When a human being enters our barn by the stream, once the dazzle of contrasting light goes and their sight adjusts, if it is between the hours of 1 and 5 PM on weekdays, when the dual purposes of this address overlap, if the Tasting Room is not packed by an obscuring mob of imbibers, if the production team is not otherwise occupied upstairs or outside or within the cooler or in the warehouse or around the brewhouse or behind the brights or among the bubbling forest of fermenters, that human being will see men in hoodies.
Men in hoodies, wearing boots that are not created equal. Men crouched over kegs, spinning the valves of large instruments, wielding tremendous rubber hoses gasketed and clamped together, operating bottling machines, rolling cooperage over floors abused by cooperage, over the steady growl of the filter and the intermittent hysterical whine of CO2 and the Gatling gun staccato of air compressors, with pallets and pallet jacks, mallets and pipe wrenches, shaping afternoons that smell of hops into vehicles that deliver small tonnages of beer from station to station, blue-jean wearing guys, caked in mill dust, bunting the grain around the bases until it slides home perhaps in the form of a 35-degree pint poured for you at the Tasting Room bar for less than a fiver.
With the cold come the frayed jeans, the faces of millers pinked beneath the white dust, forklift drivers blowing on their hands, brewers shedding their hoodies to muscle grain-bins up to the brewhouse and then to the kettle. The garage door’s opened for necessity, closed in a hurry, and leaving the walk-in cooler after even a long stay won’t fog up your glasses anymore.
Listen, it’s not like we think they’re stylish. This job eats clothes. Imelda Marcos couldn’t go through boots as fast. And the pockets. The pockets are very handy.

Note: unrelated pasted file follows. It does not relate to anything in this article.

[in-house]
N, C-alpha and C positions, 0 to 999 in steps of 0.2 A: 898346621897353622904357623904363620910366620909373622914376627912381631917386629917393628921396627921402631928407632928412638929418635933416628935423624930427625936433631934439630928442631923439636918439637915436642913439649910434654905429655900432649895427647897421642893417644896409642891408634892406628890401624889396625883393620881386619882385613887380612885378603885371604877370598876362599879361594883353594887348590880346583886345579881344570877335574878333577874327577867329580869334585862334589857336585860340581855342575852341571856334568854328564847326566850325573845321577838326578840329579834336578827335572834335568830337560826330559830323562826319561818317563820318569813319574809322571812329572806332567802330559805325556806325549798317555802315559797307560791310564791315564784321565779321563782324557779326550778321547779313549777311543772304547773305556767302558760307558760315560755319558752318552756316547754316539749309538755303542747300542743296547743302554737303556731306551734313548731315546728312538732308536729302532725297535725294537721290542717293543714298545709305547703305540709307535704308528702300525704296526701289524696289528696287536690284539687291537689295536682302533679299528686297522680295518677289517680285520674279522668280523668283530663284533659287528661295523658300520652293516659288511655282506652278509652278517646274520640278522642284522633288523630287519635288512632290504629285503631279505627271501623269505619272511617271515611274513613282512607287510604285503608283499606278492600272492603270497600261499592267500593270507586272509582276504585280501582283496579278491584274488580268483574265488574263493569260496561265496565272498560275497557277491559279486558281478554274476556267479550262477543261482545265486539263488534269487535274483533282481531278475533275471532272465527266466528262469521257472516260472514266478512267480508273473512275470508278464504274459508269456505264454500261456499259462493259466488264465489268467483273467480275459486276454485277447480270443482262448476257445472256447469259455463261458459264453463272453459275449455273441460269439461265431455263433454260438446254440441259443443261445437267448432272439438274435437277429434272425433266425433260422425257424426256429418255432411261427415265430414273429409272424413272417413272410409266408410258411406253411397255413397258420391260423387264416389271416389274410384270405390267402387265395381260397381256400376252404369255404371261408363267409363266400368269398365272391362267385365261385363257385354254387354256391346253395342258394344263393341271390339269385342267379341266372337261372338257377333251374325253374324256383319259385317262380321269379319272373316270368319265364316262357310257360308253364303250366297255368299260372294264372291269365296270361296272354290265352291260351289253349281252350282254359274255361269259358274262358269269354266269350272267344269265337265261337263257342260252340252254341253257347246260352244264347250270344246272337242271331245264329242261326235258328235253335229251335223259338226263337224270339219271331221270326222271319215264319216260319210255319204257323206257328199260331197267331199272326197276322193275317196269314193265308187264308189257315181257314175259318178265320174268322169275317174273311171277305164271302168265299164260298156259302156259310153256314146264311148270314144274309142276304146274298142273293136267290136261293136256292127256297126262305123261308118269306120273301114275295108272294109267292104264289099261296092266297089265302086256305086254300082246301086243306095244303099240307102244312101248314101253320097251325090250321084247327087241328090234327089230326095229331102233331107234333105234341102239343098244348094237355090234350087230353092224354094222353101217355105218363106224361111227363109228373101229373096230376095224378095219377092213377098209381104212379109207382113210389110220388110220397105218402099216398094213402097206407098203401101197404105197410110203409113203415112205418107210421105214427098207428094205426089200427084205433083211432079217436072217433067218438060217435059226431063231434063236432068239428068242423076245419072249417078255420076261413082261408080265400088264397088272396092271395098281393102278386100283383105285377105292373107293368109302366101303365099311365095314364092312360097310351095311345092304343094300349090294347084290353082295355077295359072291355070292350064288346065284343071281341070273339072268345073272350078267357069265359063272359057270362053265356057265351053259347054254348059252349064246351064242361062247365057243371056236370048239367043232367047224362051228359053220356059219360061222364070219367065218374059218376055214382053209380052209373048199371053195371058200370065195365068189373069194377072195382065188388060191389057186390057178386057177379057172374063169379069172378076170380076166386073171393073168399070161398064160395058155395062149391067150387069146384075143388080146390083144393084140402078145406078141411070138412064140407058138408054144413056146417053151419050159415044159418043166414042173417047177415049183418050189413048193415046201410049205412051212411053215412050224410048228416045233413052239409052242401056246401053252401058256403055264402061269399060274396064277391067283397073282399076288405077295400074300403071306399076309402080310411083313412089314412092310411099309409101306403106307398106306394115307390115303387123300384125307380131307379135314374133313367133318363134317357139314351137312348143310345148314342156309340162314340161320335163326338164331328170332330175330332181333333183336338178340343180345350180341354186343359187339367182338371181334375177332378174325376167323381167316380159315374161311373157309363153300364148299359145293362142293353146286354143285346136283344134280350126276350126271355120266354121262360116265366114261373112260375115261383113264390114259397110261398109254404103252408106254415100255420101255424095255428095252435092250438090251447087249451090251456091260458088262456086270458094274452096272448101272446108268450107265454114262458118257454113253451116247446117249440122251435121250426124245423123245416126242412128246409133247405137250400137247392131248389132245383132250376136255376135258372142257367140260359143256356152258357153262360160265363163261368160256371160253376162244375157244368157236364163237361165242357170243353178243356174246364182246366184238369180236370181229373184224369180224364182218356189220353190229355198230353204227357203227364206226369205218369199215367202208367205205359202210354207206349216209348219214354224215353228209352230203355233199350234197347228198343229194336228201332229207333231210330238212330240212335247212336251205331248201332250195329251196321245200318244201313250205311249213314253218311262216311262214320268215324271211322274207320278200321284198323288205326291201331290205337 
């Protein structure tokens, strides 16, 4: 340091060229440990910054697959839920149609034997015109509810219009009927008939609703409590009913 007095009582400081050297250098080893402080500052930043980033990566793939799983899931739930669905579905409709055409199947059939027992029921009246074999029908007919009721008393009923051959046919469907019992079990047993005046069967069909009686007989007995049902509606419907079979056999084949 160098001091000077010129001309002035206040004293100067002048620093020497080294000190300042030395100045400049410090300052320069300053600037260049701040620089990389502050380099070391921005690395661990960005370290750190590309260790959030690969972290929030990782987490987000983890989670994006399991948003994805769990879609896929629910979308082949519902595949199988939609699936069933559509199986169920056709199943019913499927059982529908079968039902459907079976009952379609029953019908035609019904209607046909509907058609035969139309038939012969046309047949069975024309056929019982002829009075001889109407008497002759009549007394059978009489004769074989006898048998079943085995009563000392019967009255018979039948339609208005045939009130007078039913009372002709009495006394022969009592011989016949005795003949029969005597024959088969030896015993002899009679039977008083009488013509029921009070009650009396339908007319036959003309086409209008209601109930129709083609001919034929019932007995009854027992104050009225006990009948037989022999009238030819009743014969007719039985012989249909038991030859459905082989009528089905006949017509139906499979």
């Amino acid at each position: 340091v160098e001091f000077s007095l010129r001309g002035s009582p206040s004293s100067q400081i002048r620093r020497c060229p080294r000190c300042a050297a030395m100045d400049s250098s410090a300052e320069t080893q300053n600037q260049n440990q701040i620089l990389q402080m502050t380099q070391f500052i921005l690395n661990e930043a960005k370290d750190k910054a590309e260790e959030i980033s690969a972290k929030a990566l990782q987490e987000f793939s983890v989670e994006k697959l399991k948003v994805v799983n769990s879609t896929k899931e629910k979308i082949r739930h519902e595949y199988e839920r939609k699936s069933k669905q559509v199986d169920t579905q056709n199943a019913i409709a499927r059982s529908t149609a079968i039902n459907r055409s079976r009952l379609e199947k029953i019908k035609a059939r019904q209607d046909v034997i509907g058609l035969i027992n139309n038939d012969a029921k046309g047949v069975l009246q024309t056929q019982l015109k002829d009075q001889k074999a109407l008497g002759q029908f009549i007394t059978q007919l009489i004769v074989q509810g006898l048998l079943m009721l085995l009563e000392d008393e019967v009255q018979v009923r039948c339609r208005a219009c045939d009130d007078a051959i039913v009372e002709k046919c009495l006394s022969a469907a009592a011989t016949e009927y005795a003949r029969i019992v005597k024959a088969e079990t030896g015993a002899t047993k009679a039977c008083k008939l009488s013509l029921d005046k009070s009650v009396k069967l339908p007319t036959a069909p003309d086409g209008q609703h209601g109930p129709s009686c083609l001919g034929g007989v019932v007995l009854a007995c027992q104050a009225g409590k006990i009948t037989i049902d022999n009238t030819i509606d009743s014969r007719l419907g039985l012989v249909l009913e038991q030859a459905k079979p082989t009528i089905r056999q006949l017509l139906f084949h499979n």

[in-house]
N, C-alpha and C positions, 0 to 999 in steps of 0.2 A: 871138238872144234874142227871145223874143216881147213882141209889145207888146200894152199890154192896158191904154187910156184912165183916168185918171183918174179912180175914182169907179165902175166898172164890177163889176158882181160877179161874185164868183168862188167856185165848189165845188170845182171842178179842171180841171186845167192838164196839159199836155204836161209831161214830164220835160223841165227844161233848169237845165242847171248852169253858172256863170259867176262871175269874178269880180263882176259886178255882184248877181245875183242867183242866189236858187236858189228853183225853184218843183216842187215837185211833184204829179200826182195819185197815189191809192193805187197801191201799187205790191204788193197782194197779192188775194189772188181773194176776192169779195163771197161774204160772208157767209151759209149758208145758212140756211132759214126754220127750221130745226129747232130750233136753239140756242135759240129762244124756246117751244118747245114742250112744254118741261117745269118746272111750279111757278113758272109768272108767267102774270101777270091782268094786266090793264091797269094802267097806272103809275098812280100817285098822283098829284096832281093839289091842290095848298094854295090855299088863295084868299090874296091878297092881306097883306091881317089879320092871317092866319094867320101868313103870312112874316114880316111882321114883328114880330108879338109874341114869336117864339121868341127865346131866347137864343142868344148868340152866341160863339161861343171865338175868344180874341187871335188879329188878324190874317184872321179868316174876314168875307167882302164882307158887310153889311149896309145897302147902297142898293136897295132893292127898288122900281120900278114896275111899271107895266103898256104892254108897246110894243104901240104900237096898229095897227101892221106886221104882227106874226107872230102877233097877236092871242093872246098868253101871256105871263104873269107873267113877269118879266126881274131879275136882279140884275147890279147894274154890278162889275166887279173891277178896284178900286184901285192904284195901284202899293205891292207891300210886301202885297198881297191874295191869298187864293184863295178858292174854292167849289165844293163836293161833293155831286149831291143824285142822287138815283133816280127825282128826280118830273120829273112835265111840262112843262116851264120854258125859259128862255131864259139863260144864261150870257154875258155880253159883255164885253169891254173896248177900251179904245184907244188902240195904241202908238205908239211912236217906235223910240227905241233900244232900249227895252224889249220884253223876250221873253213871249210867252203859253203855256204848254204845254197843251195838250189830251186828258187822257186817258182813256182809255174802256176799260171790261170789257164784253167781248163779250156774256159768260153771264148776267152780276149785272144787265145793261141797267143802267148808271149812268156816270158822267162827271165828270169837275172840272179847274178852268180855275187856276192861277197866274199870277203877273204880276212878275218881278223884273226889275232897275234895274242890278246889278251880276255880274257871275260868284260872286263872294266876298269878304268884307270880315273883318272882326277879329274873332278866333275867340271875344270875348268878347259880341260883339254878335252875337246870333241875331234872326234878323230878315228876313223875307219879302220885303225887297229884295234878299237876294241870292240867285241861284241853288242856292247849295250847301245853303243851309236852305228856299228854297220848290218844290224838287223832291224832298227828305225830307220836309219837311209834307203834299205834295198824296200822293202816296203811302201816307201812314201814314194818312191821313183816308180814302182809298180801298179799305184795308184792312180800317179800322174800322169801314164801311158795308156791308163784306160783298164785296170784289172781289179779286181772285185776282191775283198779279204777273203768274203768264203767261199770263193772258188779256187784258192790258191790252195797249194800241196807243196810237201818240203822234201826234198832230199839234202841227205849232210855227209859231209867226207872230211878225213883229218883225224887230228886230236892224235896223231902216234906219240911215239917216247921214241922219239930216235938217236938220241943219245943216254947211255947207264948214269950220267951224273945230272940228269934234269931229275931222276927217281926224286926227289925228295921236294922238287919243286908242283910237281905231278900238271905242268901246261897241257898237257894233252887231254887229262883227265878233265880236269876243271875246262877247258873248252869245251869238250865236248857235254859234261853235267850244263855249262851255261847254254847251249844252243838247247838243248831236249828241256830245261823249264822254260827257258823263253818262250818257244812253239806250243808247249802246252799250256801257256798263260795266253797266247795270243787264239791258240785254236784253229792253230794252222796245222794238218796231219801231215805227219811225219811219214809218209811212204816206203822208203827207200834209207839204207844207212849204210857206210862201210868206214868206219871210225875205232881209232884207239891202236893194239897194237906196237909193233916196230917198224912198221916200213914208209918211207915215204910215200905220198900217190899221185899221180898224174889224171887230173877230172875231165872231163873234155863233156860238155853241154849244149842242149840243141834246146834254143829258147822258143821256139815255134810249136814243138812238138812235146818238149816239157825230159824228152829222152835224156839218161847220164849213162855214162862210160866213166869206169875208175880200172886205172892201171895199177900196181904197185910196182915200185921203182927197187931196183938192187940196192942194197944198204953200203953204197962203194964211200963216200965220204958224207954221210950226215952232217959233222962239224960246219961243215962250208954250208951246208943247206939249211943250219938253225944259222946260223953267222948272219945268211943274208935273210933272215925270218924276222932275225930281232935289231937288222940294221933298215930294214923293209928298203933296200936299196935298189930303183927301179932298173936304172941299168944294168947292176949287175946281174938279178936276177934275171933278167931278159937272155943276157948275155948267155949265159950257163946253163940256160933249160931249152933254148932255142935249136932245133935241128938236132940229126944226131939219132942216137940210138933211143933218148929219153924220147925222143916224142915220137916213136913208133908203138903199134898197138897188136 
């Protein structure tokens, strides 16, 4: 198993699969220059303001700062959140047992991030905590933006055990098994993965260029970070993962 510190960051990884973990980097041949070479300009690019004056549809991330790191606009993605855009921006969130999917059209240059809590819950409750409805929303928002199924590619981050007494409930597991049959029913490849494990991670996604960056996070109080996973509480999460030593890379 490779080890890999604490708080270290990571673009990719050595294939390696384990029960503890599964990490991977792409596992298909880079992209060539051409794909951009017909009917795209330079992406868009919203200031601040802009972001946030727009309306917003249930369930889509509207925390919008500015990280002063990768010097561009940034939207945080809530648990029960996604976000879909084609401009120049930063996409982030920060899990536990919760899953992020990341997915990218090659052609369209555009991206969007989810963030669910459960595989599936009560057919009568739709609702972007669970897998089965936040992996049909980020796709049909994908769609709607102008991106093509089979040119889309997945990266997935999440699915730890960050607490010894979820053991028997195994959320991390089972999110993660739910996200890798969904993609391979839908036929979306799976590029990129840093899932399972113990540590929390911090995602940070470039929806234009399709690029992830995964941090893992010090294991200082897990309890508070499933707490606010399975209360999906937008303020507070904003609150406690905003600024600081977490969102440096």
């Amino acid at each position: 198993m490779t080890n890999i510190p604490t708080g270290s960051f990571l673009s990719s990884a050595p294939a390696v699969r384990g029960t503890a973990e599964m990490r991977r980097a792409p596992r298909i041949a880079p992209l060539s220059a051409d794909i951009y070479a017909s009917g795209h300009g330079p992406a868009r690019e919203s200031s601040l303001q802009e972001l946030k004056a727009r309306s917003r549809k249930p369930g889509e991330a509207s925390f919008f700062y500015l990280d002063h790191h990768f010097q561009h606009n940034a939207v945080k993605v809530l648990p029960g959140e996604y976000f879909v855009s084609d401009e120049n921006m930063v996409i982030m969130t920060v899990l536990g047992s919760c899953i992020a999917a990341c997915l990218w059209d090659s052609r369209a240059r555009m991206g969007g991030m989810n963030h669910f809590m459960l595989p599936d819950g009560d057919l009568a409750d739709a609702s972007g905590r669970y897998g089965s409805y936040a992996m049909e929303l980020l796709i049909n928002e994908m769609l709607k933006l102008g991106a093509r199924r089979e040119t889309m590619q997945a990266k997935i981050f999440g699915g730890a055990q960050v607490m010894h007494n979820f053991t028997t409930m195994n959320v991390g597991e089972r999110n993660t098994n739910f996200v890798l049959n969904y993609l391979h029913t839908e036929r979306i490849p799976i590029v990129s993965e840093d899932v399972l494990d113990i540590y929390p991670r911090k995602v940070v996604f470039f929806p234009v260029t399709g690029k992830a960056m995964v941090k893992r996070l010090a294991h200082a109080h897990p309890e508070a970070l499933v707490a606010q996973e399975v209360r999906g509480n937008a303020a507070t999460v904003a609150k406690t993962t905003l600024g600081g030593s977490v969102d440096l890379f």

So think of this today if you’ve got the afternoon free. Sure, there are plenty of places you could go to sit and tilt a glass–comfy places, places holistically appointed to suppress any desire to leave, where the heat unerringly triumphs over the opened door and there’re two bathrooms and Winter, Labor and Austerity are just ideas, that’s all, weightless as shadow, incapable of reaching you in your perch among the toasty clouds. But listen to what I tell you now:
Anybody who lets aesthetics play second banana to output, who likes to see into the guts of a thing, who admires the rhythms of labor, we welcome you.
If a French Broad IPA on draft is worth a periodic draft of November wind, and Wee Heavy-Er warms your bones faster, and it seems like a nice and special thing to watch the behoodied guys make and package the beer that’s in your hand, welcome.
Asheville: Thanksgiving Dinner is being served gratis at this moment by our man Jerry. Behind me, right now, a meal freely given has made a family of a group disparate save their unifying appreciation of the $2.50 pint.
It isn’t just a brewery they built here, and it isn’t a state of mind either. It’s a different sort of thing, connecting dots that aren’t often connected–that usually reside in the separate spheres of home and work and deserved indulgence. It’s one of the ideas that can’t reach you through the glass, where with the usual comforts and in the usual ways you are are served by people in t-shirts.